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Philip Fried

Introduction: In Memory of Marion K. Stocking (1922-2009)

“Dear Philip, I’ve been reading, slowly and with great pleasure, the Fall/Winter Manhattan Review. . . .” This sentence was a typical opening for a Marion letter, and I quote it not to blow my own horn but to illustrate her generosity, attentiveness, and care. Those were the traits she displayed as co-editor, with her husband, David, of The Beloit Poetry Journal. And these traits were in evidence even after she gave up the prime responsibility for guiding that distinguished journal, for she was one of the most knowledgeable and sympathetic readers of contemporary poetry I have ever known.

And critical, too. That opening sentence was, as usual, followed by a careful analysis of the issue’s contents, explaining in detail what she liked and did not like. I might disagree and chafe at her comments, or quietly and sheepishly agree with them, but I always knew that she was my best, most responsive reader. For her, read was truly an action verb.

Her death, at 86, this year was a personal loss and a loss to the world of poetry and little-magazine publishing. Teacher, scholar of Romantic literature and folk song, environmentalist, champion of government support for the arts, little-magazine editor, reader and lover of contemporary poetry. . . as I try to define her, the terms proliferate, reflecting the keen curiosity that motivated her many interests. To witness that curiosity in action, buy and read her recently completed book, To the Wilderness (University of Delaware Press, 2009 or 2010), which chronicles her adventures in the Maine woods.

The poem that follows, “Lunch in the Holocene,” appeared in my book Big Men Speaking to Little Men, and I include it here as a tribute to her invincible spirit.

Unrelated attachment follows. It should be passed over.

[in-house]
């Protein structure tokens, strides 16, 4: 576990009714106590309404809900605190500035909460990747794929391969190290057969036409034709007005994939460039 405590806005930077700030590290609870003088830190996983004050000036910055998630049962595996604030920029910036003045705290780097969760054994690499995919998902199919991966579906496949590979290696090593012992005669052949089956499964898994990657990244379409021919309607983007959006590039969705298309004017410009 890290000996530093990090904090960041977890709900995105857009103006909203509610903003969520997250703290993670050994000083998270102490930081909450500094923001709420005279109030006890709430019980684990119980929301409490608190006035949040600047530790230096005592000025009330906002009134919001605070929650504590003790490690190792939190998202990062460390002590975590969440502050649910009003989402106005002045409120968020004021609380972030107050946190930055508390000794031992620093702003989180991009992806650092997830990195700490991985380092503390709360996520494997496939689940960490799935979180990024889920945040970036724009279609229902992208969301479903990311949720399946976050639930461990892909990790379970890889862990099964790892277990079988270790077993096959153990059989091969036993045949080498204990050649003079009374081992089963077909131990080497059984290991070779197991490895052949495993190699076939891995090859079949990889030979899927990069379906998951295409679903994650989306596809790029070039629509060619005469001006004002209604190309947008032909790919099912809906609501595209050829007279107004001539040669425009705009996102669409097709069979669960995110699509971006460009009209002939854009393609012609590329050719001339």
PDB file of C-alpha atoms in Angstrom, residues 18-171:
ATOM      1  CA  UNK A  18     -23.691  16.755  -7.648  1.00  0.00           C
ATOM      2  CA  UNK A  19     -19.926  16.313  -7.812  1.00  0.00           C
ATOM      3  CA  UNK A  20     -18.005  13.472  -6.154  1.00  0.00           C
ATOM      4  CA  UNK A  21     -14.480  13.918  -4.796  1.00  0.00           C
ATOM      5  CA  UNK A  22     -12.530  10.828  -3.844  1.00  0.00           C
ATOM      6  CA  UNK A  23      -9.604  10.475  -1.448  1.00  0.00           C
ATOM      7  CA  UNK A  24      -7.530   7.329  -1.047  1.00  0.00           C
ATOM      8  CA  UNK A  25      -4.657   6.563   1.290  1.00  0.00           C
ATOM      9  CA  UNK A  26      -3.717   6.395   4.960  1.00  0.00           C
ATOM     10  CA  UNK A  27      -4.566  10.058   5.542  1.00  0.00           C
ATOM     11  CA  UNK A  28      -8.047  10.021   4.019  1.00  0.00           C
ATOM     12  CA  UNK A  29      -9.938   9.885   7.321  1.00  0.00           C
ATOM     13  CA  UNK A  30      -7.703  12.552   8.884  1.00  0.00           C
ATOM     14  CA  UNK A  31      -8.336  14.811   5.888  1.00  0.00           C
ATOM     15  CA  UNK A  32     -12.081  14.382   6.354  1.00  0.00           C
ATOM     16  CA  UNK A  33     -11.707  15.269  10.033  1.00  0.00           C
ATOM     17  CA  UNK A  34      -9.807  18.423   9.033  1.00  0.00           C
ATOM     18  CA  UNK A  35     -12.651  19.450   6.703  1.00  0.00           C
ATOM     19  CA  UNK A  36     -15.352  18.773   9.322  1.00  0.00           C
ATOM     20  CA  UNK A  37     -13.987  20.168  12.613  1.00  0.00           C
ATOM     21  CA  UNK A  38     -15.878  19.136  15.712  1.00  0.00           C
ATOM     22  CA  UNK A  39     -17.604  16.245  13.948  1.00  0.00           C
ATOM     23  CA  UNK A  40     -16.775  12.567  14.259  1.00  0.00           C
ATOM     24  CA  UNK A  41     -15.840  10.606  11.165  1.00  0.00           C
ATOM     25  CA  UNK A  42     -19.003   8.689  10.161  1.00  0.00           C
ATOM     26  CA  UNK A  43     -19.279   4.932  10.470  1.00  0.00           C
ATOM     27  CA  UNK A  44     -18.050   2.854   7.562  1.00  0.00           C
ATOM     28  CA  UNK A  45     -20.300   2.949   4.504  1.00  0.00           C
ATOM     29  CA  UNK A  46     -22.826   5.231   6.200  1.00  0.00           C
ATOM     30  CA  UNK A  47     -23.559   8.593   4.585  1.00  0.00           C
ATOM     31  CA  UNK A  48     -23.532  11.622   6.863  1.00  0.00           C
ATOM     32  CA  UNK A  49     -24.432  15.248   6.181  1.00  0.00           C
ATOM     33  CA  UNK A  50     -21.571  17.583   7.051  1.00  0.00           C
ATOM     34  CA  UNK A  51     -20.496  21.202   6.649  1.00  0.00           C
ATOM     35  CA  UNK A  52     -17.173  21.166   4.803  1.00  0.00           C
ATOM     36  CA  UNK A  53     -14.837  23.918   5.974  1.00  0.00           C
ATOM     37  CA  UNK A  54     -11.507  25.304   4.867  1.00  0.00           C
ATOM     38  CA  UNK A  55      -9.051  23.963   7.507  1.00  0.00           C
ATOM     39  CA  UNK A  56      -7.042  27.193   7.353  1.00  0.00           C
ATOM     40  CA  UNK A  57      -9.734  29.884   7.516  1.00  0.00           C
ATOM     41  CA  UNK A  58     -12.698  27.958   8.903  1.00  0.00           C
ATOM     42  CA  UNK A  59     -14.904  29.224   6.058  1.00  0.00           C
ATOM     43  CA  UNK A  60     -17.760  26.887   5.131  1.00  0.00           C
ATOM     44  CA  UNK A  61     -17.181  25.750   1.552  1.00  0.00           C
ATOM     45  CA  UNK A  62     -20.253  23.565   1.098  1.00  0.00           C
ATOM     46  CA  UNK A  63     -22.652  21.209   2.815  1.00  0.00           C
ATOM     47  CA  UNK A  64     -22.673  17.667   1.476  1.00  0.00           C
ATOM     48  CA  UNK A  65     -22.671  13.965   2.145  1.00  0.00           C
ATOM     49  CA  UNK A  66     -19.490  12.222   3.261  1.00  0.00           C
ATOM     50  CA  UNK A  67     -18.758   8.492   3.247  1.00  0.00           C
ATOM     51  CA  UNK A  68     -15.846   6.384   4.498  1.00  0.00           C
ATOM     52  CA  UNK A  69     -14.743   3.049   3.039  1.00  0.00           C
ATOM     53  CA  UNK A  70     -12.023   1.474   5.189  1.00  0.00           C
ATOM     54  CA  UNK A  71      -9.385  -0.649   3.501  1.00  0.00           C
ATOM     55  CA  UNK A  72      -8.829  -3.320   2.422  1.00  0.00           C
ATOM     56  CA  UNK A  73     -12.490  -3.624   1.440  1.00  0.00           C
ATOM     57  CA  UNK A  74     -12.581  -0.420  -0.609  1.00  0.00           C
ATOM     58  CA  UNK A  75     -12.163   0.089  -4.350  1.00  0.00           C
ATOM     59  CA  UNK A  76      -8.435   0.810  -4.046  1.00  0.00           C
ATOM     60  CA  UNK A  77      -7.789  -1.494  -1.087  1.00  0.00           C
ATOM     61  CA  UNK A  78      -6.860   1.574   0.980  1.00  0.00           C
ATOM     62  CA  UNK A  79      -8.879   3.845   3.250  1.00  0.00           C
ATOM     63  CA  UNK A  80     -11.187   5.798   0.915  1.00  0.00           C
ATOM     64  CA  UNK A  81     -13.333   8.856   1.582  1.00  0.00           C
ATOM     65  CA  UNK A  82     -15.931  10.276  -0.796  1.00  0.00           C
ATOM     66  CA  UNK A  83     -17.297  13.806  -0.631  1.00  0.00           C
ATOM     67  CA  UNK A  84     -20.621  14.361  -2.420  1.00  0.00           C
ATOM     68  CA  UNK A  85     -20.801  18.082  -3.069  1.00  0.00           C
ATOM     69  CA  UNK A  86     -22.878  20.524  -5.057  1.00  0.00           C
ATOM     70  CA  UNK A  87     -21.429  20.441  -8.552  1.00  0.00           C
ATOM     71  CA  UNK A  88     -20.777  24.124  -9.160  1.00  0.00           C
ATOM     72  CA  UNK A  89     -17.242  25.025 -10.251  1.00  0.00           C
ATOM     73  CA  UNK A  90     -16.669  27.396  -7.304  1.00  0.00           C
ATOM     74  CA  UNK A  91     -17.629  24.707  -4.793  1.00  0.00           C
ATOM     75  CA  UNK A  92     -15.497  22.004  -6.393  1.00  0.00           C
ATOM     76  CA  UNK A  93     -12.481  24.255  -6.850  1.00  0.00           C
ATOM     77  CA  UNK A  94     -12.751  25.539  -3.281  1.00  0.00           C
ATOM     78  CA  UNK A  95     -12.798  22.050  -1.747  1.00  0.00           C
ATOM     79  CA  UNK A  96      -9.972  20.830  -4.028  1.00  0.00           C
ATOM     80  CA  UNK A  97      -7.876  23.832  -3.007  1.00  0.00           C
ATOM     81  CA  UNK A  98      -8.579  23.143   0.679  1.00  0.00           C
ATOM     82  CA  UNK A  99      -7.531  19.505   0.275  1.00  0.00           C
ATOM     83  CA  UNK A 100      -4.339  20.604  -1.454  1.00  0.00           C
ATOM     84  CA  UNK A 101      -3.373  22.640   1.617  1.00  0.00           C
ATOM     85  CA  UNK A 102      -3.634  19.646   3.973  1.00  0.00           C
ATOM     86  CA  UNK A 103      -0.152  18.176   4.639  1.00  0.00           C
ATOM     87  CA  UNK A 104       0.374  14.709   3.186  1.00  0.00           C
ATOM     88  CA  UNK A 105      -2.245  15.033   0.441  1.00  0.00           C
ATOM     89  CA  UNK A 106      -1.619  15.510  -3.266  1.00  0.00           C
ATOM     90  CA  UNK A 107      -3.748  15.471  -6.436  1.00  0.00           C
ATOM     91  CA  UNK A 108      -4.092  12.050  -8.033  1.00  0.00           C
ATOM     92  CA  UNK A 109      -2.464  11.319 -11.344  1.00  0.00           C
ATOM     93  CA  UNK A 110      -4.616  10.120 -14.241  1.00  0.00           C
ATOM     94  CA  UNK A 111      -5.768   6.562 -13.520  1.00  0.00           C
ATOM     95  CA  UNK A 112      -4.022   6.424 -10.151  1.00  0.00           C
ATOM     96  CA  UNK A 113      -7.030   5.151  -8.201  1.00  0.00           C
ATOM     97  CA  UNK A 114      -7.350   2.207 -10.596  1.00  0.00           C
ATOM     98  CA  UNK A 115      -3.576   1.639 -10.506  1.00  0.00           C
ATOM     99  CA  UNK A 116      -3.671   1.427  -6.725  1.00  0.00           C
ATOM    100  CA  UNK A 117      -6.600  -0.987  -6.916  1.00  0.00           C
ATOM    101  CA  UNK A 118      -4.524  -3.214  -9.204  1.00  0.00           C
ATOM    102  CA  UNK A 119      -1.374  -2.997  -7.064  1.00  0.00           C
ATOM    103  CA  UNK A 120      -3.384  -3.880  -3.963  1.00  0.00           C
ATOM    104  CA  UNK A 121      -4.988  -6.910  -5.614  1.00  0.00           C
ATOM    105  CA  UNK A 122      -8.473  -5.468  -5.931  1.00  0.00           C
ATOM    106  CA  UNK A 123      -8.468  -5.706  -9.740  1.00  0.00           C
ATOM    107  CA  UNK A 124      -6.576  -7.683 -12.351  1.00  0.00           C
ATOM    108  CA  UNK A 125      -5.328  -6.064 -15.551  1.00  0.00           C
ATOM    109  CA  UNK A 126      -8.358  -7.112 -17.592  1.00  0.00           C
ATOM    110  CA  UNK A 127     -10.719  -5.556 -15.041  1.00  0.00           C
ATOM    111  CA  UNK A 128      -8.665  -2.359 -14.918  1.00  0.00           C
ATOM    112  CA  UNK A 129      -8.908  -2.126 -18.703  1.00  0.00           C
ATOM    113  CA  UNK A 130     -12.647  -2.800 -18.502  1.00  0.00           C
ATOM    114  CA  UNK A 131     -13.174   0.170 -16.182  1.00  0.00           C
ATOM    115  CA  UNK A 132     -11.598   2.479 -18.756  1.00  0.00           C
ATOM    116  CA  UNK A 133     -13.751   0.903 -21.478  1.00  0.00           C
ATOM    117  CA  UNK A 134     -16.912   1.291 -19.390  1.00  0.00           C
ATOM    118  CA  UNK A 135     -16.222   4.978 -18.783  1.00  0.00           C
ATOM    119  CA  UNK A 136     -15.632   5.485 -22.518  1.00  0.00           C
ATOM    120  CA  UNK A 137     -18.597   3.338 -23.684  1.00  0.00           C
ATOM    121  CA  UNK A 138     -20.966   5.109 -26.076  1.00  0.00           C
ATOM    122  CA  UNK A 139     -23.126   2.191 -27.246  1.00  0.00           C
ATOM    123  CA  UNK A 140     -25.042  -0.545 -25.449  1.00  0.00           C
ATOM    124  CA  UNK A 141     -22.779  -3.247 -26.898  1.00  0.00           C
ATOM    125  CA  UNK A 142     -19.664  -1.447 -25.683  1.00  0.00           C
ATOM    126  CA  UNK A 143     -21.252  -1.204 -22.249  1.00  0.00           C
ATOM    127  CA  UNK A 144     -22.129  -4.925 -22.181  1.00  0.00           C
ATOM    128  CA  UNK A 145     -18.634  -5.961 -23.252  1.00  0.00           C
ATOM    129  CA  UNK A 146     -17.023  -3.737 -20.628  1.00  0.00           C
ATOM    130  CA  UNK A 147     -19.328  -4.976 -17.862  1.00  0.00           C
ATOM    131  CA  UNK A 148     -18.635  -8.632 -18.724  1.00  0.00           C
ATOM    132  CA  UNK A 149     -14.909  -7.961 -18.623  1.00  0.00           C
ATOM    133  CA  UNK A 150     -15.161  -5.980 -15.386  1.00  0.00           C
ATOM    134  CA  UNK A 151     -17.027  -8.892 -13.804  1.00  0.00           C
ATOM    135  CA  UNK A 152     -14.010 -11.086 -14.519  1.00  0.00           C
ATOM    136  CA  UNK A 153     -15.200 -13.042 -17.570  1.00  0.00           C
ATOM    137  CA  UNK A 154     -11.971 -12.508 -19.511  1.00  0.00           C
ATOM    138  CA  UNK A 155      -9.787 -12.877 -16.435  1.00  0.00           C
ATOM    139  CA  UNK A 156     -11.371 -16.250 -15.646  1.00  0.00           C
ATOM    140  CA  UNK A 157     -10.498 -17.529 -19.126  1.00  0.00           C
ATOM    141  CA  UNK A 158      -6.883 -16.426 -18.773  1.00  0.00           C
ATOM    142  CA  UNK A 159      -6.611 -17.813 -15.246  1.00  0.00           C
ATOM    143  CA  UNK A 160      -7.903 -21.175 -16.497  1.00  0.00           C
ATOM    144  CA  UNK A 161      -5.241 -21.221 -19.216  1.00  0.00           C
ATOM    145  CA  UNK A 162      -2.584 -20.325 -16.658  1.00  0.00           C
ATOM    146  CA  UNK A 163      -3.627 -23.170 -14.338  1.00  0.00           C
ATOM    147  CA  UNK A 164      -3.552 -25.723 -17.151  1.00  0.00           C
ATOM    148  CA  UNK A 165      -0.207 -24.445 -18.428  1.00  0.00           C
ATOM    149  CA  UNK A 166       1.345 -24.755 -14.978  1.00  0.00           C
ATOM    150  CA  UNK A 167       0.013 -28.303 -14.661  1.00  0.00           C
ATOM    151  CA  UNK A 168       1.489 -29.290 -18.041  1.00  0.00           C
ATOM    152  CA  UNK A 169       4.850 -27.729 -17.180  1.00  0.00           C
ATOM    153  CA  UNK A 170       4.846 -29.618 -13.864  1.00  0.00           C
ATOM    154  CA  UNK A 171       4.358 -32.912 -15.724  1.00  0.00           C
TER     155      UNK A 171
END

Lunch in the Holocene
for Marion Stocking

In Maine the Ice Age ended last summer
then came the 19th century
Thoreau strolling through Hallowell

It’s a bit abrupt but chronological
Egg larva pupa butterfly
pointed firs were spiky before

it was cool to have spiky green hair
glacier melt to lake to bog
to fern to spruce to eco-tourist

And while it goes on America ends
often in places like this one the jolt
and judder over the pebbly road

under the stylish glide of pines
conducting us to the editor’s cove
At lunch her talk is taking us farther

down among blueberries to see
lichens and spider-webs a drop
of dew Pick slowly choose well to stay

longer Later her meshy hat-brim’s
shadow’s volplaning like a wing
right at ground level She is telling

how hummingbirds go into a trance
to migrate The telescope like a lobster’s
eyestalk extends toward the smidgen of heaven

where Mars is swimming invisibly large
This morning the fog was fumbling at doorknobs
As the ice retreated anything might

approach From her hallway her hands bidding
goodbye are shaping with care the uncanny
change from larva to pupa that once

and for all had astonished her but go
go she insists as if we ourselves
were pupating to fly away

then steps abruptly from hall into house
eclipse attesting the finished occasion.